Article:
JC Penney’s Fair and Square Pricing

June 1, 2012

in Business Thinking

“If consumers are Bayesian, firms will not shroud information in equilibrium.”

Sad and fascinating.  I’ll take failure any day.

“Bayesian consumers infer that hidden add-on prices (e.g. the cost of ink for a printer) are likely to be high prices. If consumers are Bayesian, firms will not shroud information in equilibrium. However, shrouding may occur in an economy with some myopic (or unaware) consumers. Such shrouding creates an inefficiency, which firms may have an incentive to eliminate by educating their competitors’ customers. However, if add-ons have close substitutes, a “curse of debiasing” arises, and firms will not be able to profitably debias consumers by unshrouding add-ons. In equilibrium, two kinds of exploitation coexist. Optimizing firms exploit myopic consumers through marketing schemes that shroud high-priced add-ons. In turn, sophisticated consumers exploit these marketing schemes. It is not possible to profitably drive away the business of sophisticates. It is also not possible to profitably lure either myopes or sophisticates to non-exploitative firms. […] informational shrouding flourishes even in highly competitive markets, even in markets with costless advertising, and even when the shrouding generates allocational inefficiencies.”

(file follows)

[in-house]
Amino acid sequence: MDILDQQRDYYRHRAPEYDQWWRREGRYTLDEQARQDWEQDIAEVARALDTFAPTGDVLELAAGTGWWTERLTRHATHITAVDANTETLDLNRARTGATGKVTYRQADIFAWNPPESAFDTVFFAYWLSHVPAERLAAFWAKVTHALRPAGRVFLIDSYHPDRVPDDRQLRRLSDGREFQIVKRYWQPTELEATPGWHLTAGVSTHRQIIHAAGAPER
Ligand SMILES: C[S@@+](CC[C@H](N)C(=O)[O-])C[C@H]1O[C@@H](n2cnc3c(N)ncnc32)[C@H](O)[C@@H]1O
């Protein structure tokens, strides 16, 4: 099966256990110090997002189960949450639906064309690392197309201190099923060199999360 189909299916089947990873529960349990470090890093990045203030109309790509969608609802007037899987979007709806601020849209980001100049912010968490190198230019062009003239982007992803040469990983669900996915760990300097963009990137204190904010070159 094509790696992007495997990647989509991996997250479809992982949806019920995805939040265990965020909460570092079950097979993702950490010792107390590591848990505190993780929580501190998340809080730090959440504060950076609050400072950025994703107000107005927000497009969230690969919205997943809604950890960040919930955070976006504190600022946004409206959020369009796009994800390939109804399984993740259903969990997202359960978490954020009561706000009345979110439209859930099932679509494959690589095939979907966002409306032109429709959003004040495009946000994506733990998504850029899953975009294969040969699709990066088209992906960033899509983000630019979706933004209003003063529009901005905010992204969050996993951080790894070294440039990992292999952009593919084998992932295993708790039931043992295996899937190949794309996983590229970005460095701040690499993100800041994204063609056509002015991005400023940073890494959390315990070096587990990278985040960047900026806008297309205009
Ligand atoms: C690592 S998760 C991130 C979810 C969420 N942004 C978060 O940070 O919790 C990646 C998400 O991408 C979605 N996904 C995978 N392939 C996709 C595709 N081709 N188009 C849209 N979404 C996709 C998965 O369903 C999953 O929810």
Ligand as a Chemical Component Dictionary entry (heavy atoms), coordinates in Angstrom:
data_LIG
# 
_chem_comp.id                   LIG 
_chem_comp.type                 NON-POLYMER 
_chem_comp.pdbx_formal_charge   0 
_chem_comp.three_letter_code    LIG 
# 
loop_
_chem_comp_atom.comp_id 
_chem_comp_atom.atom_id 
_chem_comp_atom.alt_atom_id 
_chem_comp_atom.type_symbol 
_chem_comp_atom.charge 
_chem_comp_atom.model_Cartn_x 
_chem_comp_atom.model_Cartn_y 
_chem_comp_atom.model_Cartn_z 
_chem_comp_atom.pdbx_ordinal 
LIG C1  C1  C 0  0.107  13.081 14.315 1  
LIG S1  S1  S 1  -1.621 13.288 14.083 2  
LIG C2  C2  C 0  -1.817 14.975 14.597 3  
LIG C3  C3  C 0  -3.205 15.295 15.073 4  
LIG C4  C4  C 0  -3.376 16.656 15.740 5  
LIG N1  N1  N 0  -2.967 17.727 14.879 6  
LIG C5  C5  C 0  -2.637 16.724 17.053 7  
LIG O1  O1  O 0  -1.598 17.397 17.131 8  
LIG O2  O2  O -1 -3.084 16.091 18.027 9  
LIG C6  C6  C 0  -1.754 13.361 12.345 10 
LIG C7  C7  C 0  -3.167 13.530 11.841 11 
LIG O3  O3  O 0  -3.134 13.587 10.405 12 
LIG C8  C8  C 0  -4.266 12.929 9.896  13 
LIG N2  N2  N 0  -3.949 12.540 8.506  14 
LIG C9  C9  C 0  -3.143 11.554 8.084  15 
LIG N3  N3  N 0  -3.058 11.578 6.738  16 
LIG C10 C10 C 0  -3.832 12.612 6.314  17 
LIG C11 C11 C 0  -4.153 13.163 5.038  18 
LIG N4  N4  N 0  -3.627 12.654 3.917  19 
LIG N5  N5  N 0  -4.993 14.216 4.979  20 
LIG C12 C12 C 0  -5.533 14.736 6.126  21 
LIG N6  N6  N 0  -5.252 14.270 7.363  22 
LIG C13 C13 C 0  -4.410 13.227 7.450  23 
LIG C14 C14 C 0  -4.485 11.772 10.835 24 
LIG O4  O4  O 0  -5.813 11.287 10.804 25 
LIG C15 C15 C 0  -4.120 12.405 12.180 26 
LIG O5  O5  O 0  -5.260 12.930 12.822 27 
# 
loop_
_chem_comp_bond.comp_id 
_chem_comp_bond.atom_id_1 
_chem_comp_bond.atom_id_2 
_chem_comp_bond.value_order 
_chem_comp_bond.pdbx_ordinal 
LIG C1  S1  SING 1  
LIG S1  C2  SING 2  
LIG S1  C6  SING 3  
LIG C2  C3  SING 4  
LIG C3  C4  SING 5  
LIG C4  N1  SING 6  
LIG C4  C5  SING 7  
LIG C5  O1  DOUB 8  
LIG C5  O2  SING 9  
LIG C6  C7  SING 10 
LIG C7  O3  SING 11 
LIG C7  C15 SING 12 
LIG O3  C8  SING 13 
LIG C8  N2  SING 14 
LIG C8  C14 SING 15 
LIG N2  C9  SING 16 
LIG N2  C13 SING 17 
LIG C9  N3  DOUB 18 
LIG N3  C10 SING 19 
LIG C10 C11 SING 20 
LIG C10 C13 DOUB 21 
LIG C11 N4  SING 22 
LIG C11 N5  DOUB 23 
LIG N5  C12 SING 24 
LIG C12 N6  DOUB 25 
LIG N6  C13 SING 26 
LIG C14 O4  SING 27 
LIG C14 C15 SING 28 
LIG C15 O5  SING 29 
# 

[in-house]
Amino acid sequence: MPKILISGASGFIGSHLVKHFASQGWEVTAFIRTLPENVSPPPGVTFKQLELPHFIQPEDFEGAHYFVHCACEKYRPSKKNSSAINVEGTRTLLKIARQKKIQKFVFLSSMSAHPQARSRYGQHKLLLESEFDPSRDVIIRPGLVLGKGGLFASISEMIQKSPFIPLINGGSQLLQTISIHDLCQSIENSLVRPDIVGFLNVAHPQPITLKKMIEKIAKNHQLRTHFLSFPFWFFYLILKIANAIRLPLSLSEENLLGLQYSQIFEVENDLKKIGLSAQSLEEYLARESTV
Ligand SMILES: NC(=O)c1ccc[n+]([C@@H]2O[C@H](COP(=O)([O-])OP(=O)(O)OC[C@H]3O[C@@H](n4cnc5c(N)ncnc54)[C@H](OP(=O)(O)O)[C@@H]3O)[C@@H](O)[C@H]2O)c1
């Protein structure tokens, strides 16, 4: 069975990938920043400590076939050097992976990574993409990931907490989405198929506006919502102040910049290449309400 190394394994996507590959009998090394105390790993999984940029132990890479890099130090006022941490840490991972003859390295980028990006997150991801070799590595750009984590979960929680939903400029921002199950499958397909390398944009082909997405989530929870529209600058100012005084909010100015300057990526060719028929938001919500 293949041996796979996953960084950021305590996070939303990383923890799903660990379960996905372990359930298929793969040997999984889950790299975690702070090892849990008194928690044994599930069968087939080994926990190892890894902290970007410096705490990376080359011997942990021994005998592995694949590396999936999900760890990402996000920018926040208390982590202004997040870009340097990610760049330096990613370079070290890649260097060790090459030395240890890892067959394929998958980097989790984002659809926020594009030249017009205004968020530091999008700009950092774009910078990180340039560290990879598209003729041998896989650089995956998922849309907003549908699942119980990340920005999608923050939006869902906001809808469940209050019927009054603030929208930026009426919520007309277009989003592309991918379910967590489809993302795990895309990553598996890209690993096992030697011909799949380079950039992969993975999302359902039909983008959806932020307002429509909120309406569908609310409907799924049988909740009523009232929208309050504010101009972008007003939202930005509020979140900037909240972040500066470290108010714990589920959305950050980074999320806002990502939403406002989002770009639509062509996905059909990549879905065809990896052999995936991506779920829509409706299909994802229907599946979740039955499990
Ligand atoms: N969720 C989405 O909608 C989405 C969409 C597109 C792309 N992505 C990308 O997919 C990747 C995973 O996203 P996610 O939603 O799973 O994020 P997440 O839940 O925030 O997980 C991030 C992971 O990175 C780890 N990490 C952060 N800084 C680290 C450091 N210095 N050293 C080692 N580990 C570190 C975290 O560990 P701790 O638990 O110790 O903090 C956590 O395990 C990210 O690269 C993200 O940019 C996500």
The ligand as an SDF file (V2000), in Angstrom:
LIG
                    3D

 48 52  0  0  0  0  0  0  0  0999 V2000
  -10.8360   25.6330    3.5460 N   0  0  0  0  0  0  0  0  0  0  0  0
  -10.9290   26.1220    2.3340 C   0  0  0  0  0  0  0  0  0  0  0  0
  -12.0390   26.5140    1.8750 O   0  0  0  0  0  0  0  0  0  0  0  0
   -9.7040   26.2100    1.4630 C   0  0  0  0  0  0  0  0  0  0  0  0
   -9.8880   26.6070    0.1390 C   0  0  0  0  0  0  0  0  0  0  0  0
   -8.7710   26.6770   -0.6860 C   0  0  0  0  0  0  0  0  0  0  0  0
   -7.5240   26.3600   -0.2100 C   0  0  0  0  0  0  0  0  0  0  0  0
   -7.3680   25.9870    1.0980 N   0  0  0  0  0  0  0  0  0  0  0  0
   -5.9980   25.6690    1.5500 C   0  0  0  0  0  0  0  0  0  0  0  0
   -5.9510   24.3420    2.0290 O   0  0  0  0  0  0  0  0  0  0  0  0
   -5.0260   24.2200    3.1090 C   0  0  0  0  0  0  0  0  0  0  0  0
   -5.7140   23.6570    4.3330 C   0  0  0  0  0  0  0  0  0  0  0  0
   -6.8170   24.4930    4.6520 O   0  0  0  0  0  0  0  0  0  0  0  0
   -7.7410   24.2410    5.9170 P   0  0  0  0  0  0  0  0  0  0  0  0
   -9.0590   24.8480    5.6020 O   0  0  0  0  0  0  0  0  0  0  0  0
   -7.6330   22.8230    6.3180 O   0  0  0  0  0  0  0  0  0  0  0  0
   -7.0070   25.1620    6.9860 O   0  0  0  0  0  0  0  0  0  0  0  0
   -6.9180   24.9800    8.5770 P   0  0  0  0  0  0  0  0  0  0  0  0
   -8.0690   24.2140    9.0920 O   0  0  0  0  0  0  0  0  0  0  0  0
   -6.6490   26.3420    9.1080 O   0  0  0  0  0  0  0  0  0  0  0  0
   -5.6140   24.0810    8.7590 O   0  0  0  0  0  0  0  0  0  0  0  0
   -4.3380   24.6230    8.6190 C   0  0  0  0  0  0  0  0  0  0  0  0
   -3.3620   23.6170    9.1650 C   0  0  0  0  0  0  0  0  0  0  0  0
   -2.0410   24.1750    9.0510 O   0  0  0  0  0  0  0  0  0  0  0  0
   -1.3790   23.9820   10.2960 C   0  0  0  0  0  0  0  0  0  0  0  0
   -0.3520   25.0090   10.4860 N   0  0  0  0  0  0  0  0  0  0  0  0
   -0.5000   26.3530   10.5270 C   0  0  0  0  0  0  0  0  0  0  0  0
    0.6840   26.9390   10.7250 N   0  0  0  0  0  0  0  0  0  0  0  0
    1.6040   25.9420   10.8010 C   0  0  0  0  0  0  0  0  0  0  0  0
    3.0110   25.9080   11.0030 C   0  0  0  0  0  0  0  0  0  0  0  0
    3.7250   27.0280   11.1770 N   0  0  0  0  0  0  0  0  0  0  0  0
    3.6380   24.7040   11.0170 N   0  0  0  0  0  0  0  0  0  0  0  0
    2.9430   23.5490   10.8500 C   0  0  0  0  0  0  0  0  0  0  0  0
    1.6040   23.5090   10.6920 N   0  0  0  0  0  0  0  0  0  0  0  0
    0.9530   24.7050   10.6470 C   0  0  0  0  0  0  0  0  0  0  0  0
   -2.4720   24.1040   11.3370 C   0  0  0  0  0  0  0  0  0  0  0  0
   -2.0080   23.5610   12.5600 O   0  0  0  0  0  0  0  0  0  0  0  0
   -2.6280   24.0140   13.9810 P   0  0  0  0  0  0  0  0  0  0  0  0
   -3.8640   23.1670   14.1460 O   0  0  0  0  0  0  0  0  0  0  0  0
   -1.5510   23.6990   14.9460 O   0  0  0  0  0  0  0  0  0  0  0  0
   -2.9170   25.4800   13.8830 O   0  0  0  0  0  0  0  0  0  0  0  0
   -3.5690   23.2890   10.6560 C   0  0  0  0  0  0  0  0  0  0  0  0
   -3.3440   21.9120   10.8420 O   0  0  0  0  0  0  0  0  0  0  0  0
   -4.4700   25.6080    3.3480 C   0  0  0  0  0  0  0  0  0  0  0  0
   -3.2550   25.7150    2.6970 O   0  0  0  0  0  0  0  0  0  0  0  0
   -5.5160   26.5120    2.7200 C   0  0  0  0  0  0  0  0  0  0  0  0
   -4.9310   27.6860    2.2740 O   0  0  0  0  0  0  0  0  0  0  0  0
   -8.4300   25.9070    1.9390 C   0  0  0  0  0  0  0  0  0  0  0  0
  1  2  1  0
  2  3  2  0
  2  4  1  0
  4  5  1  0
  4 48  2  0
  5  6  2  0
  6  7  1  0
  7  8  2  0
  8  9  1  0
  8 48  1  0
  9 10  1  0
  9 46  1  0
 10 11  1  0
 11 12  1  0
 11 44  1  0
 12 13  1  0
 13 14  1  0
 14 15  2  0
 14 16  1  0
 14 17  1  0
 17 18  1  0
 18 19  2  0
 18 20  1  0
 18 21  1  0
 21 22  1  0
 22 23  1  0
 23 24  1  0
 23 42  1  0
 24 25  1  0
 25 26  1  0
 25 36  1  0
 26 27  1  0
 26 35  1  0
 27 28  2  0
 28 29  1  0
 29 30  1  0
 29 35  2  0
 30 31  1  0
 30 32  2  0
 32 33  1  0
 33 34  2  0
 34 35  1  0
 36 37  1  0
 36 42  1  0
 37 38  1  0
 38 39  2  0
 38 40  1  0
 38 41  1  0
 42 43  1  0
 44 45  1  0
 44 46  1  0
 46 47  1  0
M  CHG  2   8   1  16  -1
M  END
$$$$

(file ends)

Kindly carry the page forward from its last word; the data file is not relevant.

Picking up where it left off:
Shrouded Attributes, Consumer Myopia, and Information Suppression in Competitive Markets

“Could we have a moment of silence please for what might be the last heartbeat of honest price tags?

“You might have seen recently that iconic retailer JC Penney is slumping badly. You almost certainly have seen the reason why: A massive, creative and aggressive new advertising and pricing campaign that promises simplified prices.

“No more coupons or confusing multiple markdowns. No more 600 sales a year. No more deceptive circulars full of sneaky fine print. Heck, the store even did away with the 99 cents on the end of most price tags.  Just honest, clear prices.

“The campaign, which launched on Feb. 1, appears to be a disaster. Revenue dropped 20 percent for the first quarter compared to last year. Customer traffic fell 10 percent. Last year, the company made $64 million in the first quarter; this year, it lost $163 million.”

‘Fair and square’ pricing? That’ll never work, JC Penney. We like being shafted.

 

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